That’s a style that I’m trying to bring in the game. Like an East Coast late ’90s, early 2000 feel. The traditional hip-hop beat with the hard drum and the soulful sample. I think a lot of people got away from that. That’s something I wanna bring to the table. Even with a beat like “Donald Trump,” the drums are more, I would say, Midwest, type of thing—a lot of people got away from those, too.
“Donald Trump” was obviously for both Mac and you. How’d that one come together?
I had heard of Mac from one of my friends in Delaware. I hit [Mac’s manager] Q up, that’s a good friend of mine, like, “Yo, I’m tryna get some beats to Mac Miller.” They hit me back like, “Yo, do you remember us, we tried to hit you when you did stuff for Meek a while ago.” I was like, “For real?” There were so many people hitting me up on MySpace around that time. Mac was like 16, he was Easy Mac or something like that. So we got on the phone and started building a relationship. I took a train to Pittsburgh. Eight hours. I came in with some music, and then I went through some samples I had chopped up. One of the samples was Sufjan Stevens and that was the “Donald Trump” beat. Mac wrote the song in like 15 minutes. It came about so naturally. It was a fun record and turned out to be a hit. It’s beyond what I imagined. When I made that record, I wasn’t thinking it was gonna sell no copies. It’s crazy.
What kind of recognition did that bring you?
It actually put me on a whole other level nationally, [and exposed me to] a different fan base. A lot of the fans that I had that know me for production were for Meek Mill stuff and a lot of street rappers. I was working with Freeway and dudes from State Property. It showed I can do different types of music.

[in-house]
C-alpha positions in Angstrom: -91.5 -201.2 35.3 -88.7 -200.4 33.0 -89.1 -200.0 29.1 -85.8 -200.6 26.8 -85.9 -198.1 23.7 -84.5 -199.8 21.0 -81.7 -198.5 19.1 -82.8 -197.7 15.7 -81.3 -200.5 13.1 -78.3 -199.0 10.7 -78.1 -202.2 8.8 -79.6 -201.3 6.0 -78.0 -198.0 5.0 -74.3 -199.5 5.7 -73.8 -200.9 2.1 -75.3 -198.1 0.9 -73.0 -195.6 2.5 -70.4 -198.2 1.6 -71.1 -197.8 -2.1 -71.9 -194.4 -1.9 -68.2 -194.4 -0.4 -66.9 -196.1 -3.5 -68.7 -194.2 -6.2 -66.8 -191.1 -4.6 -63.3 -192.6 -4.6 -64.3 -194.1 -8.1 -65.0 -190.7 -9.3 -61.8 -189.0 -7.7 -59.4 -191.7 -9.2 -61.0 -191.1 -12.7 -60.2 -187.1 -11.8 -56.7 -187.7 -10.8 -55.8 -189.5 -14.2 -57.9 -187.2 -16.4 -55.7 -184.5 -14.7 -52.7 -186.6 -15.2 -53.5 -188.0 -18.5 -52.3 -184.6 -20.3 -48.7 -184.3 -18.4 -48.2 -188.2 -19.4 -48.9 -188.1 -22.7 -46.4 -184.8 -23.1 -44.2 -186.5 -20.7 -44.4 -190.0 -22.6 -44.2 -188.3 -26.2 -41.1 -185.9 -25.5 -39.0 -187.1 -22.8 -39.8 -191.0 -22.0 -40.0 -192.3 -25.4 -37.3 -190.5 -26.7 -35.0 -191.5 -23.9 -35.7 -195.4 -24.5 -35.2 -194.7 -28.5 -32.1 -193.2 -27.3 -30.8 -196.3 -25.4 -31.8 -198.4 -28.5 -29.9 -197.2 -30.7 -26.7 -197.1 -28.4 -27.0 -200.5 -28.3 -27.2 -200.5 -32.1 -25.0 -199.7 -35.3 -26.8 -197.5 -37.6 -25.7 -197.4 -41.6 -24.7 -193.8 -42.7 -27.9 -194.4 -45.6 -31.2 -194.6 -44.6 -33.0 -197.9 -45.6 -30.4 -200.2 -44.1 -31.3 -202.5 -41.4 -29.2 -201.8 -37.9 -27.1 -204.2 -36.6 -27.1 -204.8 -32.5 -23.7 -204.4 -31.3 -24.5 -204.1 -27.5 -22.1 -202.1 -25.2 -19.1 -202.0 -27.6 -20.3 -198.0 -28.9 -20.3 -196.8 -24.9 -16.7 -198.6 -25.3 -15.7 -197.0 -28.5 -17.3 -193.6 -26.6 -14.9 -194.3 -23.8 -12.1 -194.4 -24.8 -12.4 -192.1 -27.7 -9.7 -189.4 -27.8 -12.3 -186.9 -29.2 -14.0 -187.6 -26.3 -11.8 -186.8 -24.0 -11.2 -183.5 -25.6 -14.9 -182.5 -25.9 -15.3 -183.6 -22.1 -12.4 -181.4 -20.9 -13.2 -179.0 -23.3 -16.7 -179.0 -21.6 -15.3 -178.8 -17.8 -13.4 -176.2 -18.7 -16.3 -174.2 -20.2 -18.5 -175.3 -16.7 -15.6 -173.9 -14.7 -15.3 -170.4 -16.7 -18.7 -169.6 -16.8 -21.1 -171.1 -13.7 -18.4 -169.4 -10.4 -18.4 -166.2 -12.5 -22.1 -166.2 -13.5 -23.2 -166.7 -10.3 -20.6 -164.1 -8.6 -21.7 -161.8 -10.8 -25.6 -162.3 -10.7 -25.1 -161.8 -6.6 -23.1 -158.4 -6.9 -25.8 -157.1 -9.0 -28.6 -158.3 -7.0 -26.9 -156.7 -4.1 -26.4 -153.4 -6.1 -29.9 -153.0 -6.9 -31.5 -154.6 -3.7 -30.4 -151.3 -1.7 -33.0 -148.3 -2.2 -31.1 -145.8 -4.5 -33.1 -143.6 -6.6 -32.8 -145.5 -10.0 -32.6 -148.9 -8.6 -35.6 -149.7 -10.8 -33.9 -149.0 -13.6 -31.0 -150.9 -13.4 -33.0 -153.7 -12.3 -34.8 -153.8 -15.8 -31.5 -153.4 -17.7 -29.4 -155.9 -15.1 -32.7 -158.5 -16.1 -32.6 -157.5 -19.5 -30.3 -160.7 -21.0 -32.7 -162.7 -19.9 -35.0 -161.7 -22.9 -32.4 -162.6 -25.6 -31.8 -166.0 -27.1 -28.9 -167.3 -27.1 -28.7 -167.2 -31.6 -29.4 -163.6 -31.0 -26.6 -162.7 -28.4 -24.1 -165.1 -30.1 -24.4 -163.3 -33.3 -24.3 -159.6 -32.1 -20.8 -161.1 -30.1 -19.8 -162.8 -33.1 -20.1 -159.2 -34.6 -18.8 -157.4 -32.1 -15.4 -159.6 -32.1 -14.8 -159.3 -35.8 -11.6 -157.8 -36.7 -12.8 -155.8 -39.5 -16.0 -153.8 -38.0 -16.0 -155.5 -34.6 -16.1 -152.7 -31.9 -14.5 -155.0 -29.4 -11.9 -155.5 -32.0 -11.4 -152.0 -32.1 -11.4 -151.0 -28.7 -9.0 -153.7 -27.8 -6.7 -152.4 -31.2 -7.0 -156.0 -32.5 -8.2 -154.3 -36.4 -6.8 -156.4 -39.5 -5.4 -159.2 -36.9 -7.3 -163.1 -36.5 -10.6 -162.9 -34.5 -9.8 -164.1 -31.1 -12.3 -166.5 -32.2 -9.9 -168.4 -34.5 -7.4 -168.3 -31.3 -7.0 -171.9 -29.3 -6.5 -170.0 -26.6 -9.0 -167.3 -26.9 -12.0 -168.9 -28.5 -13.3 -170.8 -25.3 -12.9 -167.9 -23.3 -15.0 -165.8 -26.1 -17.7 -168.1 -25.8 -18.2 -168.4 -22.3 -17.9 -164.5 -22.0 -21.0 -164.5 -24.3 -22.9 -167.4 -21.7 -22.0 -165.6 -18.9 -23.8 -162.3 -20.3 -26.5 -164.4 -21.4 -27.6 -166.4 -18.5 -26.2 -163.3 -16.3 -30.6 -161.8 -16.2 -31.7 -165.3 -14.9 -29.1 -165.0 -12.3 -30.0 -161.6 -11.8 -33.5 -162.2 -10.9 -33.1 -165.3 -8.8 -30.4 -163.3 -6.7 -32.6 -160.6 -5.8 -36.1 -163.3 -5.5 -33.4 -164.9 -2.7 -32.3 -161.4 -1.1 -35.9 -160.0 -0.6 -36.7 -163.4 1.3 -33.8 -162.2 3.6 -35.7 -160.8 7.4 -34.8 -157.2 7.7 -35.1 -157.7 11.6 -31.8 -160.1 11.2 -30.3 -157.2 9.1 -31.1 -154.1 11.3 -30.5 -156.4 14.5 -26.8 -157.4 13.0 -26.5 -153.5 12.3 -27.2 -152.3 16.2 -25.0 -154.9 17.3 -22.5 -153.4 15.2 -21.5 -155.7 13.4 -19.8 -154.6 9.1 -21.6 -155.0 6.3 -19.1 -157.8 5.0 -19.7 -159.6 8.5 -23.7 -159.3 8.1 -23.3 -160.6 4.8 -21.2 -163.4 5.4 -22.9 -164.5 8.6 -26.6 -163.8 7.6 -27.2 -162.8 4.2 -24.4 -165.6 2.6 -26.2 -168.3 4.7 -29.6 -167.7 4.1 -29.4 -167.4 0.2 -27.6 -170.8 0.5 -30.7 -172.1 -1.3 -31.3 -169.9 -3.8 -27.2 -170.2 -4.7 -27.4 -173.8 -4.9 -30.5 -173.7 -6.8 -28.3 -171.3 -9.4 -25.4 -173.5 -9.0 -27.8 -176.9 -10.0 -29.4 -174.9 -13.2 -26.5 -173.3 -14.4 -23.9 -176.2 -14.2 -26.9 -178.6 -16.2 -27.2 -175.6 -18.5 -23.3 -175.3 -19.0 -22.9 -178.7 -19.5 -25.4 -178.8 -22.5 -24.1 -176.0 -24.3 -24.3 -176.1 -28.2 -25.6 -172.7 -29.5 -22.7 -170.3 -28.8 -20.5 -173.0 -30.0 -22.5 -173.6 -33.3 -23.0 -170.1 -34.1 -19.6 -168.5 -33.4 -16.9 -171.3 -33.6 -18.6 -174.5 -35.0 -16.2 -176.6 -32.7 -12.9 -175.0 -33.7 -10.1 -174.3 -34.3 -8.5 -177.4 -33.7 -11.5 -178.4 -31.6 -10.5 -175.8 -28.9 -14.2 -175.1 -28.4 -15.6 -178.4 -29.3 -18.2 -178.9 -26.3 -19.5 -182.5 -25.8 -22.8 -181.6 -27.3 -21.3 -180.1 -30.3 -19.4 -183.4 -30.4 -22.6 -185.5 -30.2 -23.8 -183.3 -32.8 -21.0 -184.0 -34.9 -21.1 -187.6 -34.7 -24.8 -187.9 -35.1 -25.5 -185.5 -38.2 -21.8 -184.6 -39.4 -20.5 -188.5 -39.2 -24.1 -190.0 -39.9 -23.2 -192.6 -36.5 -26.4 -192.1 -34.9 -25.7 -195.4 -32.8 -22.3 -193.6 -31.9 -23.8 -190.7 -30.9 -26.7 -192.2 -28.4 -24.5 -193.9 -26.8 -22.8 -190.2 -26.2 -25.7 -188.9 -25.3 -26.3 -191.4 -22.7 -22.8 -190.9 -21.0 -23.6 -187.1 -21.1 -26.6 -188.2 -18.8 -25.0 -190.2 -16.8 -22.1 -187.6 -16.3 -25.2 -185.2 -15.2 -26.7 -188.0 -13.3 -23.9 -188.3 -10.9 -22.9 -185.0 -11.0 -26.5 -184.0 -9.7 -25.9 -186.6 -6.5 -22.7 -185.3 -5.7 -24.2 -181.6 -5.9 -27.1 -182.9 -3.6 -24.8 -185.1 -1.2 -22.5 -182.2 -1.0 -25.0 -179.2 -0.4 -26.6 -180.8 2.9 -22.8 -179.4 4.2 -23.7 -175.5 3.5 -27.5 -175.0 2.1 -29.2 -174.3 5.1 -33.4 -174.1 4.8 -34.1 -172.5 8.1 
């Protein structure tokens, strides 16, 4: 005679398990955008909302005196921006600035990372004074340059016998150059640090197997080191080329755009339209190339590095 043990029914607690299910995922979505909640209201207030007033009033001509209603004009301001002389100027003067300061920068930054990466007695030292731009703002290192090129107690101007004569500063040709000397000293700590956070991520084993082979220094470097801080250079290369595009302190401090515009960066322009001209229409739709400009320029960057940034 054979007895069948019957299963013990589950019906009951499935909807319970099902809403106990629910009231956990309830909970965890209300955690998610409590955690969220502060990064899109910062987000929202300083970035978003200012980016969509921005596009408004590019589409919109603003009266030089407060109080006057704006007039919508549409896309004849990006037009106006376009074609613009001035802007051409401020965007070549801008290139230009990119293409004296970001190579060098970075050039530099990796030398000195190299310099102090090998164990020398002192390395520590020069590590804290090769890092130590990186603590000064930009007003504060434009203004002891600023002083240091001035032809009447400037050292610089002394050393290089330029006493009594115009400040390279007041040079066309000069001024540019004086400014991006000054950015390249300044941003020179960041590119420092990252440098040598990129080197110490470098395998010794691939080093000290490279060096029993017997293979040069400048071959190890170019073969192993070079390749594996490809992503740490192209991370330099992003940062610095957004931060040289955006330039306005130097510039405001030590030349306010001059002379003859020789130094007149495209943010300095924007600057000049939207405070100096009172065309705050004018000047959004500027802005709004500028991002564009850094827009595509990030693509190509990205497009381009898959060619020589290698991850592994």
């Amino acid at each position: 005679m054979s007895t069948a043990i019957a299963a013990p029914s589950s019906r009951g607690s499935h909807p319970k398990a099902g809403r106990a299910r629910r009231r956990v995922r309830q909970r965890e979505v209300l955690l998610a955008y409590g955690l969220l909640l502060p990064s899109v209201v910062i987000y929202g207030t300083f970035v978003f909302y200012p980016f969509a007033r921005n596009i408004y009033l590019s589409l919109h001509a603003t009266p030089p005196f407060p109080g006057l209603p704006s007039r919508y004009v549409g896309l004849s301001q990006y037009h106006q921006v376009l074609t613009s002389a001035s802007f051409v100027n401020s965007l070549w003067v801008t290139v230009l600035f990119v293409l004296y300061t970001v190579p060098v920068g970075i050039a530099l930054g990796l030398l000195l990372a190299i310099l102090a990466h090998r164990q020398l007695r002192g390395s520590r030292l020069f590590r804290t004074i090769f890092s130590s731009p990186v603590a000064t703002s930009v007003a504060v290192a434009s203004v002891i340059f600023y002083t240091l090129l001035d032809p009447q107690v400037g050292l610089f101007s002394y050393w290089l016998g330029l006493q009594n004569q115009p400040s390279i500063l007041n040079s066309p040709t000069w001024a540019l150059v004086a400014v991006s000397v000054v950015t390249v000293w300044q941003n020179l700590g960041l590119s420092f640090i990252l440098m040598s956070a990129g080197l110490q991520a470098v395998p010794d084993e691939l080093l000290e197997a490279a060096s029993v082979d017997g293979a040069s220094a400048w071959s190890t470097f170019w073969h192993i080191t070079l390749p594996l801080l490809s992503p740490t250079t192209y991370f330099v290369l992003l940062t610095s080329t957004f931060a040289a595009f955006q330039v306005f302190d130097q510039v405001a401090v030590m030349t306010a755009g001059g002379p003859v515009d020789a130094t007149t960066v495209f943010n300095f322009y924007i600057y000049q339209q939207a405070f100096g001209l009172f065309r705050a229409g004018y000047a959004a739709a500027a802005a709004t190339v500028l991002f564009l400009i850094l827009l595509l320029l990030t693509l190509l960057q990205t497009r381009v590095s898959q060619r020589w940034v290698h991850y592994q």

And you rap, too, right?
Yeah. I just put out the video for "Just Enough." It’s one of my favorite records. It’s kind of the Delaware sound. It was real important for me to release that as the first joint. It’s hard to put on for your home when your music sounds like somebody else’s home. So it’s important for me to be on that Sap sound—that sound I was using before any of this was going on. I got a mixtape coming out called The Invite, probably in July or August. And I got a mixtape out now called Surprise Surprise.
Are you signed to a publishing deal or anything?
No, but I’m managed by Interscope’s president. By Fakework Management. It’s also Hit-Boy, T-Minus, Boi-1da. I officially signed with them [last week]. DJ, who’s the president of Interscope, he’s a cool dude. He runs Fakework and is actually Jimmy Iovine’s nephew. He flew us out to L.A., we just had a great time. He showed us a whole lot. Cool & Dre actually hooked that up. I’m still signed to Cool & Dre, but Fakework and DJ is my management.
Who else are you working with these days?
I’m working with Kendrick real heavy. I sent him this dubstep record, mixed with hip-hop. I got some stuff with ScHoolboy Q, I did some stuff on his [upcoming] album. I actually produced a joint—I don’t wanna speak too soon—but I produced a joint that’s going on Wiz’s album. It’s a joint called “City View.” It’s supposed to go on there, so hopefully it sticks.